HELENA — The governors of Wyoming and Montana say a federal plan to protect the greater sage grouse is far more restrictive than Western states’ own programs to help the struggling species.
Wyoming Gov. Matt Mead and Montana Gov. Steve Bullock told the U.S. Bureau of Land Management this week to rewrite major portions of a draft federal policy for protecting the ground-dwelling bird.
The governors submitted comments to the agency’s state directors in separate letters, both dated July 29, outlining their positions on the draft that was released May 28.
Mead said the BLM is wrong to portray livestock grazing as a threat to sage grouse. He said the agency incorrectly claims that determination would have no economic repercussions.
“This conclusion defies common sense,” Mead wrote.
Policies that could hurt Wyoming’s agricultural industry were supported in the federal plan by faulty analyses and preferentially pieced-together research, Mead said.
“The agencies cannot simply present conclusions based on conjecture and refuse to acknowledge likely adverse economic impacts because the exact extent of those impacts is not yet known,” Mead wrote. “The best estimates of impacts must be determined and included.”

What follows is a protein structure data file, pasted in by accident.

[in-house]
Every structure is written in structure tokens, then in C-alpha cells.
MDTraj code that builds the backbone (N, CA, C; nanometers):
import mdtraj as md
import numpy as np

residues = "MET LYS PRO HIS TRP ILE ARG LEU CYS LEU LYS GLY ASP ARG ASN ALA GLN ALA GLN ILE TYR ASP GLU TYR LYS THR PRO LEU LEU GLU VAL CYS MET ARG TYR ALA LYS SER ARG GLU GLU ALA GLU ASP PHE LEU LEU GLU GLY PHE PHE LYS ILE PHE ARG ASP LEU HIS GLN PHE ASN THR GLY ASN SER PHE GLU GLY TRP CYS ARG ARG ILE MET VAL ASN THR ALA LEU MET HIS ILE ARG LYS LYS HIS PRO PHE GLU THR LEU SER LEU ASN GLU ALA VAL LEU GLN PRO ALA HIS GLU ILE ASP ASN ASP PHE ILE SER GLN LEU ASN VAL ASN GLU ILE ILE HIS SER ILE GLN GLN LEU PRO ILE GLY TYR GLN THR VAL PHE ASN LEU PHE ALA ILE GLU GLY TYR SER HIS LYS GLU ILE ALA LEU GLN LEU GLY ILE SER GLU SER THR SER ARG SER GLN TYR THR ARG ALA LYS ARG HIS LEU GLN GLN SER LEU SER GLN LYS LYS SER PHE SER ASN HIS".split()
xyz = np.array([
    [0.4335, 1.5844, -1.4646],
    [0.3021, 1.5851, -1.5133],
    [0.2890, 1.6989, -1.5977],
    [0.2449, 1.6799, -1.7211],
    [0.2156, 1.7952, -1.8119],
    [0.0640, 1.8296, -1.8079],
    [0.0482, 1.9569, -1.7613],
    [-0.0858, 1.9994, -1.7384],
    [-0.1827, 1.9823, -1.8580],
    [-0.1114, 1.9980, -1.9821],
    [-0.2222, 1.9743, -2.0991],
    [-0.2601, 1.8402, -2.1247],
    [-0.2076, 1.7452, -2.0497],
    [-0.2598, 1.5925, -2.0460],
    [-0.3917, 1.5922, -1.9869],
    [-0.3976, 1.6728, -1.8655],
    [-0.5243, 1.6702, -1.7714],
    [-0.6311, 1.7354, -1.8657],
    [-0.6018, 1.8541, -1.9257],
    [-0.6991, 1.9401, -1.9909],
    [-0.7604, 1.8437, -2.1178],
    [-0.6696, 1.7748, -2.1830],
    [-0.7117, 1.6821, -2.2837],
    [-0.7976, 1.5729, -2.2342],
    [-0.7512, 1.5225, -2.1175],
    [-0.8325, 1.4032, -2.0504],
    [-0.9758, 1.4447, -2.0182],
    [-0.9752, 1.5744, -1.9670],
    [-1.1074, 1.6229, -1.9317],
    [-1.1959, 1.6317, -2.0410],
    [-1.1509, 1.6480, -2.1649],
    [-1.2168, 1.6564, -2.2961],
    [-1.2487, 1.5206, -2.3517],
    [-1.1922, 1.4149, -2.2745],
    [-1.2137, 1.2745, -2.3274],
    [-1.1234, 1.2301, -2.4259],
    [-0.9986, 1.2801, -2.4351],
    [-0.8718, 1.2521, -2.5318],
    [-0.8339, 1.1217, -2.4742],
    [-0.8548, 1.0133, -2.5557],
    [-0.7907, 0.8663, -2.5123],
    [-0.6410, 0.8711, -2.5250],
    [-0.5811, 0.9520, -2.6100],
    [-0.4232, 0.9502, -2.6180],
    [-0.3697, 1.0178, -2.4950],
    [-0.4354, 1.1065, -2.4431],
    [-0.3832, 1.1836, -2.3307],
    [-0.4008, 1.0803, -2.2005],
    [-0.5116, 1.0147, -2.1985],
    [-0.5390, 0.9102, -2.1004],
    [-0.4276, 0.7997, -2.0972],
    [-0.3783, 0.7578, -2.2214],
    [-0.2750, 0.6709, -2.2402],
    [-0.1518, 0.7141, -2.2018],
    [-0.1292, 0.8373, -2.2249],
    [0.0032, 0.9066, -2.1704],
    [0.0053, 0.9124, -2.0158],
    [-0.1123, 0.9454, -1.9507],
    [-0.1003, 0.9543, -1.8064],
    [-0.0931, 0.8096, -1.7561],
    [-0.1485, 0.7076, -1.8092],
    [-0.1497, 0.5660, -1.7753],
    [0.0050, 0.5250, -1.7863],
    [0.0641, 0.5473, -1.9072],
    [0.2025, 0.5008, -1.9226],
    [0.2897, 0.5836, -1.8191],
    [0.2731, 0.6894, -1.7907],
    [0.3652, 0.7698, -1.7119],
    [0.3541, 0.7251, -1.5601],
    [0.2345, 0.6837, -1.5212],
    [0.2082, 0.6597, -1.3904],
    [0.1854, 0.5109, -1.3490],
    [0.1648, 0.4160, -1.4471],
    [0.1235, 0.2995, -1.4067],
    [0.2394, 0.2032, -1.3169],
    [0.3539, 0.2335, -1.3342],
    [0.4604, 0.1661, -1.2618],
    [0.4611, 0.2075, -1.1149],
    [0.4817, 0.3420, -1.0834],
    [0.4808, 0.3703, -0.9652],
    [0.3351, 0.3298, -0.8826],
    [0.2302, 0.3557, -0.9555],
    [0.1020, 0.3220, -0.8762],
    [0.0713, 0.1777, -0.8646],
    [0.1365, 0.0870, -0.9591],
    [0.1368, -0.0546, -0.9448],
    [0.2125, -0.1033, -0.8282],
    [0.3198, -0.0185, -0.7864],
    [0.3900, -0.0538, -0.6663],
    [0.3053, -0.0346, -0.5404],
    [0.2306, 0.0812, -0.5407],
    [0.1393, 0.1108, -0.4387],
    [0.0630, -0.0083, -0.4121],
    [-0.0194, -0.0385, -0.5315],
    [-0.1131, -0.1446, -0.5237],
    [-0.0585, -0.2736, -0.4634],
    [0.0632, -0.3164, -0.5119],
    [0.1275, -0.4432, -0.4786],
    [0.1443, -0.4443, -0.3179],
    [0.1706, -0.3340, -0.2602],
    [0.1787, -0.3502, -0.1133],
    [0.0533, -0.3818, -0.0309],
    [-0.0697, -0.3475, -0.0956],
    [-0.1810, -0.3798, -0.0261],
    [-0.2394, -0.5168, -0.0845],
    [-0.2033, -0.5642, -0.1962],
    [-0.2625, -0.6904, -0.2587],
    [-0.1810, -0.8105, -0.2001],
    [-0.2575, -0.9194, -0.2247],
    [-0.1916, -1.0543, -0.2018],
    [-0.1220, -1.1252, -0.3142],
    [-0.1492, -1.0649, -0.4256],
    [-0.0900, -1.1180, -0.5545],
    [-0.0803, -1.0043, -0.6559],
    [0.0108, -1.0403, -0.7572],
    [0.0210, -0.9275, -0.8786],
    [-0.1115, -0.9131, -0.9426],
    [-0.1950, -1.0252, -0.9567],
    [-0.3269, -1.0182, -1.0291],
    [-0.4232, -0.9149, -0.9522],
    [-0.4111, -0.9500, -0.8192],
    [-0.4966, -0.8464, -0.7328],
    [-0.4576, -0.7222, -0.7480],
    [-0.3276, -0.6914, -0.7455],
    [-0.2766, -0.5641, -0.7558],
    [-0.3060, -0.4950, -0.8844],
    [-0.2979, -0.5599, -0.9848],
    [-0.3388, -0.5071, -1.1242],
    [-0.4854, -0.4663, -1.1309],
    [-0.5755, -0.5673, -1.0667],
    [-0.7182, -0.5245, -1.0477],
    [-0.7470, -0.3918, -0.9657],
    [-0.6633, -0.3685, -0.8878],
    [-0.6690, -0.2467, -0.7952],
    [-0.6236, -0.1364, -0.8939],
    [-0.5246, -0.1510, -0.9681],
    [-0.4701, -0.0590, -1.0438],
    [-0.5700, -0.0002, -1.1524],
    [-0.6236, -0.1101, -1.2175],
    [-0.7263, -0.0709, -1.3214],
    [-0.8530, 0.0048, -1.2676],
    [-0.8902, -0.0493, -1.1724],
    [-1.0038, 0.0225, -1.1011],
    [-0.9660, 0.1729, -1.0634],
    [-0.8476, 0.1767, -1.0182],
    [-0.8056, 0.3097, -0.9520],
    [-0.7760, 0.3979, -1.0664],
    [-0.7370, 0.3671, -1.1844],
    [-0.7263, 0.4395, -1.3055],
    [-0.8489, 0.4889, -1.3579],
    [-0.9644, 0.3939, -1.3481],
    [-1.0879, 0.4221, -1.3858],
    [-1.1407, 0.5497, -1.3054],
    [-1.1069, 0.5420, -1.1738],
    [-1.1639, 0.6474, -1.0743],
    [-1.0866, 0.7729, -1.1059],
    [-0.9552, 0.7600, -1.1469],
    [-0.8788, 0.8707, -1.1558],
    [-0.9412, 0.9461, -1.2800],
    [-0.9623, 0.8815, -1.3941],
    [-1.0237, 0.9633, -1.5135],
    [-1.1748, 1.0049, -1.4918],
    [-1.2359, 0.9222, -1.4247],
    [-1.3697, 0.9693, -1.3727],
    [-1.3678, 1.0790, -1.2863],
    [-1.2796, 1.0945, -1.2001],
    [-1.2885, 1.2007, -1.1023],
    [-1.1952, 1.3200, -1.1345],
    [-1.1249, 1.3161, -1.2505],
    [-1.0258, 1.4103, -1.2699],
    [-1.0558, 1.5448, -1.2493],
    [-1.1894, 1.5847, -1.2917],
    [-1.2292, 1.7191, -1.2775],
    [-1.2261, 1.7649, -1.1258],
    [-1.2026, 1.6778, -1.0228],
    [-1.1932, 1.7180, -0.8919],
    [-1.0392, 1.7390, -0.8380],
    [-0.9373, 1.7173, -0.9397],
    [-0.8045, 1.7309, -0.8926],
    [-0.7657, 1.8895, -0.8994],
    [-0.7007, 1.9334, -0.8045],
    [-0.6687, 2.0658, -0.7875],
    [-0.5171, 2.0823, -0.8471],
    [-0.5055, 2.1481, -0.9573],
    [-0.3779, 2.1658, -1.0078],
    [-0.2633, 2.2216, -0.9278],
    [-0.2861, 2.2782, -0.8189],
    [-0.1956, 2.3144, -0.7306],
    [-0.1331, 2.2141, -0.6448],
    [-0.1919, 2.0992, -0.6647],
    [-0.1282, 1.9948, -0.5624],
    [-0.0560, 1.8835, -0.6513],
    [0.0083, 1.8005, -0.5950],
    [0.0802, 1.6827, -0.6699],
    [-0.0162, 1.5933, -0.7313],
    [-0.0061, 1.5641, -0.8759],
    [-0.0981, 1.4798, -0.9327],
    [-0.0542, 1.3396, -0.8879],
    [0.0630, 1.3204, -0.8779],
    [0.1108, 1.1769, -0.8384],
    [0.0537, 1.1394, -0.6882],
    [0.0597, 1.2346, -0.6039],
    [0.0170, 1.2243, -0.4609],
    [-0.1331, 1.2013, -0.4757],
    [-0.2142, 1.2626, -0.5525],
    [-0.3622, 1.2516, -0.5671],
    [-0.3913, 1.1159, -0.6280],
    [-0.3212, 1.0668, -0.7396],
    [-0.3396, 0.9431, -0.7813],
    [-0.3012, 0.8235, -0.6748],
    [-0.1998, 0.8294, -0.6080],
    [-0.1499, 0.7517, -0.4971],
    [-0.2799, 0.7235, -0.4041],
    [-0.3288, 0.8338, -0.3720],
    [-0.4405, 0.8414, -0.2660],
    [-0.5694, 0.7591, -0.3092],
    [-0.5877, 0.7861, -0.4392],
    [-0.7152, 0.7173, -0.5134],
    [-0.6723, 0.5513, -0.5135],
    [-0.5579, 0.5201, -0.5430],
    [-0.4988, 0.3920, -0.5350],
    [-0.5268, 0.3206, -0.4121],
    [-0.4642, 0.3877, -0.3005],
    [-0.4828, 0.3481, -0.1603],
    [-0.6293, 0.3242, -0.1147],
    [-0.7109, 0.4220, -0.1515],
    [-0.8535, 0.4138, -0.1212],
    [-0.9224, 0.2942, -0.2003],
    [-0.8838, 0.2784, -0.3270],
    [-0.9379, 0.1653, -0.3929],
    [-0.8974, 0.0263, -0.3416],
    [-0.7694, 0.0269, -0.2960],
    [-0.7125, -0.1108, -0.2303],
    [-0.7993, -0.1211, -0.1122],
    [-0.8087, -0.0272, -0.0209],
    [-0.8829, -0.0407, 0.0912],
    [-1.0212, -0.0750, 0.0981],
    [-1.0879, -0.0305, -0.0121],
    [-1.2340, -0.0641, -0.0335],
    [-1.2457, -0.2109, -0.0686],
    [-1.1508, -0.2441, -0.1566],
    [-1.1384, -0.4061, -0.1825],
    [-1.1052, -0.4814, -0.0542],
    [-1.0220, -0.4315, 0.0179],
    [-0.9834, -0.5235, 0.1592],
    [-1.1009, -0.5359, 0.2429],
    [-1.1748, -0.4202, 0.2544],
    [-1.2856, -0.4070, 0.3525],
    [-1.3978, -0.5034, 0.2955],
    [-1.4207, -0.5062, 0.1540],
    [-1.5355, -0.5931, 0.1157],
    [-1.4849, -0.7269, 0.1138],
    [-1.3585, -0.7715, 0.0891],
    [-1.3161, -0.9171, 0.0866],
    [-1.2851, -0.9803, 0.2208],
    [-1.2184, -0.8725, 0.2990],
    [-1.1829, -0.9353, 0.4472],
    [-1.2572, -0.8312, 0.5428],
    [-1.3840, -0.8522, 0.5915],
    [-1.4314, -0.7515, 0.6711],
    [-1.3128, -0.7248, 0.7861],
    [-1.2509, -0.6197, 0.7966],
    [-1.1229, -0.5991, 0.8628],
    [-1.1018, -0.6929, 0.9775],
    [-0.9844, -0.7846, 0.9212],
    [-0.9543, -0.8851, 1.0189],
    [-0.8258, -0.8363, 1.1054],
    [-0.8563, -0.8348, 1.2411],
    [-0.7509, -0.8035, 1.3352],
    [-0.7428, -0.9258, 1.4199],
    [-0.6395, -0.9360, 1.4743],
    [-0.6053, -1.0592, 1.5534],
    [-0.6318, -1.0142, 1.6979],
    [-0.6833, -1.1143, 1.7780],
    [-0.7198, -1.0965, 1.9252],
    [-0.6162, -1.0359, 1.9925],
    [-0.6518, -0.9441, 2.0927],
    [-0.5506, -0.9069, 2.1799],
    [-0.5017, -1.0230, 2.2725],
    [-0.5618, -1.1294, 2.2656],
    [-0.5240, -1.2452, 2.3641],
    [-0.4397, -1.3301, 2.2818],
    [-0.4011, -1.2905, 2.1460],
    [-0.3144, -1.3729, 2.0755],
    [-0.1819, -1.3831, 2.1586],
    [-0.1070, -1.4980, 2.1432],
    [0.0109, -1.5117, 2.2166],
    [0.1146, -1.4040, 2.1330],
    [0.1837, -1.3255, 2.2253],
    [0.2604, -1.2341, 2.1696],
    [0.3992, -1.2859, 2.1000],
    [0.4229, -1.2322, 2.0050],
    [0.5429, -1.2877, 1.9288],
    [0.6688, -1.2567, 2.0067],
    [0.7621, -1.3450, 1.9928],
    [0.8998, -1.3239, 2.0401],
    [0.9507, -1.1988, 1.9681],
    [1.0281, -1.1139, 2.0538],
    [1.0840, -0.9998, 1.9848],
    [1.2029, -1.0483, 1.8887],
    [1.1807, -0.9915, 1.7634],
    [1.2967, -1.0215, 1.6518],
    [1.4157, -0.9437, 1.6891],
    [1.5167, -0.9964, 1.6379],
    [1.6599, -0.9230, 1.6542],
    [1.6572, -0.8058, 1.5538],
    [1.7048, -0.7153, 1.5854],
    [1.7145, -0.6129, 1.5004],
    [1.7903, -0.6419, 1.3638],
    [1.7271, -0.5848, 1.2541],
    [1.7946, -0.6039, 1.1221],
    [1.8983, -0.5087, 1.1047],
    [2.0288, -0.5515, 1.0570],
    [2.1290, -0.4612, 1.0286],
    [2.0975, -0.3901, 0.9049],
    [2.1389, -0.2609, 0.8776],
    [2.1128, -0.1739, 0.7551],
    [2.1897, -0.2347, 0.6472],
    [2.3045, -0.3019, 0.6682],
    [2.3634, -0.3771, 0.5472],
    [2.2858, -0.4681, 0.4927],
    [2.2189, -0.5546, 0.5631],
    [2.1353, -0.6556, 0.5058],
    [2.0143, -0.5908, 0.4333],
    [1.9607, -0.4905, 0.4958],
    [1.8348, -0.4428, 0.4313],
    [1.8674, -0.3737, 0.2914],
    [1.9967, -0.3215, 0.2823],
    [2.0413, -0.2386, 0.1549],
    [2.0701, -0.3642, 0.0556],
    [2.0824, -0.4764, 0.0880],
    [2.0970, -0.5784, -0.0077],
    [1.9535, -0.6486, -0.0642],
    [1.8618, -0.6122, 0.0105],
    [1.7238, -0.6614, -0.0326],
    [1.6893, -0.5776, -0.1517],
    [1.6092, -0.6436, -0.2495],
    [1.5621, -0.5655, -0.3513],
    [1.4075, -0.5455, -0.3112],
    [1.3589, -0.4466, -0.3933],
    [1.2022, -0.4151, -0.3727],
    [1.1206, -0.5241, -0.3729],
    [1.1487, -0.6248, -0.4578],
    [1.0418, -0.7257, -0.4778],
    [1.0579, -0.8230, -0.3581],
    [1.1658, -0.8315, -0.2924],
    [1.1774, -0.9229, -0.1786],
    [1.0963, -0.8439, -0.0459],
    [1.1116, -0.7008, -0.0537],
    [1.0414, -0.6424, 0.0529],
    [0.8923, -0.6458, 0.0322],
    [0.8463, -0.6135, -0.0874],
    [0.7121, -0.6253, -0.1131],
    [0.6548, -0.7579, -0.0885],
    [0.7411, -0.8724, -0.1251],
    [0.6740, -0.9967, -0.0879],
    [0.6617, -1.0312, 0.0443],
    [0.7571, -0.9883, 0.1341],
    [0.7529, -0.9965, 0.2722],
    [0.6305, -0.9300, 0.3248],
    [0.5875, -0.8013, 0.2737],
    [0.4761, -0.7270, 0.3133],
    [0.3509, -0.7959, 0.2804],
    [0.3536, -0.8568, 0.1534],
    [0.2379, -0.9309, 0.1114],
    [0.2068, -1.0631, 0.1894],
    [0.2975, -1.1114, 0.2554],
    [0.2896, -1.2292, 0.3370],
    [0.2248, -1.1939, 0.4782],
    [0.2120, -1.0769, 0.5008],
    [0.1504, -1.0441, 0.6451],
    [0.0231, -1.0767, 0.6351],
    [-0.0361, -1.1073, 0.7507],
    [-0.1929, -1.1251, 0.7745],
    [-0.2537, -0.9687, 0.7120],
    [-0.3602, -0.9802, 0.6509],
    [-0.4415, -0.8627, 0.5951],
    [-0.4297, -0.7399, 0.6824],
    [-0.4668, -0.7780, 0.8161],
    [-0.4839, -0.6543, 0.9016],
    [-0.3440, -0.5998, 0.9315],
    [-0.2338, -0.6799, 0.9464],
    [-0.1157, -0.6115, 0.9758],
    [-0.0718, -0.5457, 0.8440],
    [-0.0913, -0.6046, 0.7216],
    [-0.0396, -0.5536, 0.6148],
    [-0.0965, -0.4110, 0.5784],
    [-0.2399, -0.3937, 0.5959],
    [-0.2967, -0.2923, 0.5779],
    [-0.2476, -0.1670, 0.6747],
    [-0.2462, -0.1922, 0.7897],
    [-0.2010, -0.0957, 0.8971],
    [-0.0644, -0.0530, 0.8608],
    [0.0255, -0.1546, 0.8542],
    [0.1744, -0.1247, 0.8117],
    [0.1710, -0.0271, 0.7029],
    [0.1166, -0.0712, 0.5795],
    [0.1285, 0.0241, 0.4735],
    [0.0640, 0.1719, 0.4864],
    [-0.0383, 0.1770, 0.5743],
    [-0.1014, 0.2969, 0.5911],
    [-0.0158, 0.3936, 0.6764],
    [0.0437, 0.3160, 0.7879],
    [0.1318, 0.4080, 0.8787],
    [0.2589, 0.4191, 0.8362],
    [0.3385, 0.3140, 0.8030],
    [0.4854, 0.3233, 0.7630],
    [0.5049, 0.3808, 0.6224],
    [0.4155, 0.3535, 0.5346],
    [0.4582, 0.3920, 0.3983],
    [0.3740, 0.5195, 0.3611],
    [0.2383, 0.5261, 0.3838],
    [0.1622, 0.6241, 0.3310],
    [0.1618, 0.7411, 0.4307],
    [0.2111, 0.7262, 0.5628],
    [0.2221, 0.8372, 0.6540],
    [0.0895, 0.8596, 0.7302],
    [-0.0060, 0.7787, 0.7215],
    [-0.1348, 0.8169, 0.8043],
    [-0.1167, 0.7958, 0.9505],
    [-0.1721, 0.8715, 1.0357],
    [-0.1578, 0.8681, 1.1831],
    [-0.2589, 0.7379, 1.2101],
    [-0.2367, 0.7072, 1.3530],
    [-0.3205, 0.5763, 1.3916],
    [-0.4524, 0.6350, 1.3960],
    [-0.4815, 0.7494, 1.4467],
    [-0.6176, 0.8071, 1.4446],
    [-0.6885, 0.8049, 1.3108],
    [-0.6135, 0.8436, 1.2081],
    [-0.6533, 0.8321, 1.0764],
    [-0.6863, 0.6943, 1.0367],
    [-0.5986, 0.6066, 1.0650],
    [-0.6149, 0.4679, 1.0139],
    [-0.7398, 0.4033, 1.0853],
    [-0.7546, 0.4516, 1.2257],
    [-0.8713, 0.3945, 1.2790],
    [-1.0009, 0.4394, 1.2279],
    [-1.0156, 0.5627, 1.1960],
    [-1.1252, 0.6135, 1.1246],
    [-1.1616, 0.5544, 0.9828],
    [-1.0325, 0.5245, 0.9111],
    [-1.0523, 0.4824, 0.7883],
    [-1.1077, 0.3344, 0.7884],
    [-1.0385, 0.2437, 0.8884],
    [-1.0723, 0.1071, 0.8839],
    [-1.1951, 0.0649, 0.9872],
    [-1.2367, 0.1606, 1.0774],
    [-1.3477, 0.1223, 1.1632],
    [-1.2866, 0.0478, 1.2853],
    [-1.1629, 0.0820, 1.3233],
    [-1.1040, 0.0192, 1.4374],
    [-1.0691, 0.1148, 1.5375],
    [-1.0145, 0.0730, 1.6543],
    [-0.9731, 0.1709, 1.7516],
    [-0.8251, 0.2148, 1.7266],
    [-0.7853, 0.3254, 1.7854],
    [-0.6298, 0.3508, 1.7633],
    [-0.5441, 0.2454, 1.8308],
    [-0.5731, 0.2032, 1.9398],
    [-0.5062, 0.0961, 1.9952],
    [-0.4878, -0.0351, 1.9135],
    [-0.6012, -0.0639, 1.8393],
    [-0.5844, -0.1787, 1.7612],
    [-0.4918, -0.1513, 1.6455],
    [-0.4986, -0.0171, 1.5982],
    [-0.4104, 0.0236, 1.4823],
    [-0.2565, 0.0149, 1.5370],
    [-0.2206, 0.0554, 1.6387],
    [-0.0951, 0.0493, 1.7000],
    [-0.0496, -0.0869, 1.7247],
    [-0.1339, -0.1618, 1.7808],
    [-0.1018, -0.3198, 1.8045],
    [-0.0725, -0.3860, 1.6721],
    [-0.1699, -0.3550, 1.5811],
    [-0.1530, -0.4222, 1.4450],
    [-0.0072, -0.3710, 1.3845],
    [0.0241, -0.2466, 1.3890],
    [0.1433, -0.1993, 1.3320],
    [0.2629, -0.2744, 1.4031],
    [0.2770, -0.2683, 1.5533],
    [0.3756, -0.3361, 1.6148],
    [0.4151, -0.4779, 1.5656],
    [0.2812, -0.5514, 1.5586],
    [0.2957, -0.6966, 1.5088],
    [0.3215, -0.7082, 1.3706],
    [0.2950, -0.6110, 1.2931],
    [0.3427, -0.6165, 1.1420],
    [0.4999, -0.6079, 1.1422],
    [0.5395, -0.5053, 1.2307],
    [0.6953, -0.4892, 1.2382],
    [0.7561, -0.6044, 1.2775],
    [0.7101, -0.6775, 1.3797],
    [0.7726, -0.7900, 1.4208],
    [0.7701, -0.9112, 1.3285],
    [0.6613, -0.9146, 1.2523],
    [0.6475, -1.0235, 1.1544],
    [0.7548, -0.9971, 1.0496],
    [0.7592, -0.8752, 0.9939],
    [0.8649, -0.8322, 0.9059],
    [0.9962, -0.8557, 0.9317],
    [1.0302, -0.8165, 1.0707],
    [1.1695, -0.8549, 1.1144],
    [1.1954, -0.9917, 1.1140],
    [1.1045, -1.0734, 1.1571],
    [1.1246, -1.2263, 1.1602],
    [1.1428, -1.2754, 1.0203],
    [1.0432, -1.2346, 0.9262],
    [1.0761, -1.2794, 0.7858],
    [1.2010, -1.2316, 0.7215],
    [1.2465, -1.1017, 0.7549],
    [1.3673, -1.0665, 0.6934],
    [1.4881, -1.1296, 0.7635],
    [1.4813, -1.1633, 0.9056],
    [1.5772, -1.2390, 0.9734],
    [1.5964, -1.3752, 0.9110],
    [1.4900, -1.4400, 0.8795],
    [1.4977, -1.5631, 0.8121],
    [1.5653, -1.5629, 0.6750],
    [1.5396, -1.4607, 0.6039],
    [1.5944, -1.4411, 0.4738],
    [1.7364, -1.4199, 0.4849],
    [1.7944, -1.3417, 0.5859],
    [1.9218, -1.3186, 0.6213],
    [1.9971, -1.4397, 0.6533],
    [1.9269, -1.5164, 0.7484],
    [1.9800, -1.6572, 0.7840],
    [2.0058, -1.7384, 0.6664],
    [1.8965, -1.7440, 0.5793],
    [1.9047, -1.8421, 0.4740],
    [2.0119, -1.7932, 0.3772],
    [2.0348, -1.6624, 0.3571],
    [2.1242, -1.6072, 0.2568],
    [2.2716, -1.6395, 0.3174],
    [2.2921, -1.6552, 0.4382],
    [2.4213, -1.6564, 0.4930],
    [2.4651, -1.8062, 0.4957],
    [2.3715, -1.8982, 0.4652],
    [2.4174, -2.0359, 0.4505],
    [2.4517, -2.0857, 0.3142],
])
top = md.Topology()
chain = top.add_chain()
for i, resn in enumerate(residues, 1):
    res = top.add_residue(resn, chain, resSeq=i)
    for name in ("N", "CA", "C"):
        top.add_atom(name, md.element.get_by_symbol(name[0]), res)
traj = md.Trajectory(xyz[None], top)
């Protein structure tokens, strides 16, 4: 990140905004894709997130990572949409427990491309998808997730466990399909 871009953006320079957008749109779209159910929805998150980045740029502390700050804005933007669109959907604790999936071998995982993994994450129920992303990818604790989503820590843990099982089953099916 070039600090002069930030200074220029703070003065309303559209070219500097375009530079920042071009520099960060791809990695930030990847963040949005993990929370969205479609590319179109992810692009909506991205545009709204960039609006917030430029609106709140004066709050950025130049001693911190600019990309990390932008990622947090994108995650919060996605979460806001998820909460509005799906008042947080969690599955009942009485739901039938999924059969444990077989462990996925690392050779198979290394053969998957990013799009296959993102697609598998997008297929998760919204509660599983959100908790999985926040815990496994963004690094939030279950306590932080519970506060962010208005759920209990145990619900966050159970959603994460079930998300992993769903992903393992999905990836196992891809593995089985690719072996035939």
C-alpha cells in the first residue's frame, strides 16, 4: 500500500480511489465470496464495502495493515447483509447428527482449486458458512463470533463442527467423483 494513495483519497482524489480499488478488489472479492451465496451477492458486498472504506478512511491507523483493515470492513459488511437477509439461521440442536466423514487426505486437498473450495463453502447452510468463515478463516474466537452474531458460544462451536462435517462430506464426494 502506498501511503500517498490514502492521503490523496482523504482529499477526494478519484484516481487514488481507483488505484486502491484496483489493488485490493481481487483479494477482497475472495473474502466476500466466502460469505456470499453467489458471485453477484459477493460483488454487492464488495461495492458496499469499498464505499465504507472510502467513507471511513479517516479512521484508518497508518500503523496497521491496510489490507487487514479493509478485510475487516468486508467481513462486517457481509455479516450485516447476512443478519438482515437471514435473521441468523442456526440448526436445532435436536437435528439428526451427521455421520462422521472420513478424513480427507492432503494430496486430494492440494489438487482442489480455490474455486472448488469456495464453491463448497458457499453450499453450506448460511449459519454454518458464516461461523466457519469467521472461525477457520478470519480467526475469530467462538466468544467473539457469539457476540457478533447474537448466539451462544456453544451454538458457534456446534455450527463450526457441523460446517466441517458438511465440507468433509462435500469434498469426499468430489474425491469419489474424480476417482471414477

Bullock said the federal plan spanning BLM and U.S. Forest Service lands in 10 states could impact Montana’s ability to cultivate its natural resources.
He said it includes “an unreasonable and unnecessary blanket prohibition on the leasing and development of oil and gas resources on federal lands in Montana,” as well as a ban on any new gravel mining.
The BLM was reviewing the governors’ comments Thursday afternoon and did not provide immediate comment.
Bullock told reporters on Thursday that he was frustrated by some aspects of the BLM plan. He said in his letter he was disappointed by the discrepancies between the federal proposal and state plans, considering the bureau recommended Wyoming’s core-habitat strategy to him in 2013.
A court has told the U.S. Fish and Wildlife Service to decide by Sept. 30 whether the birds need protection as a threatened or endangered species. A decision to list could severely restrict oil and gas drilling and other development in the region.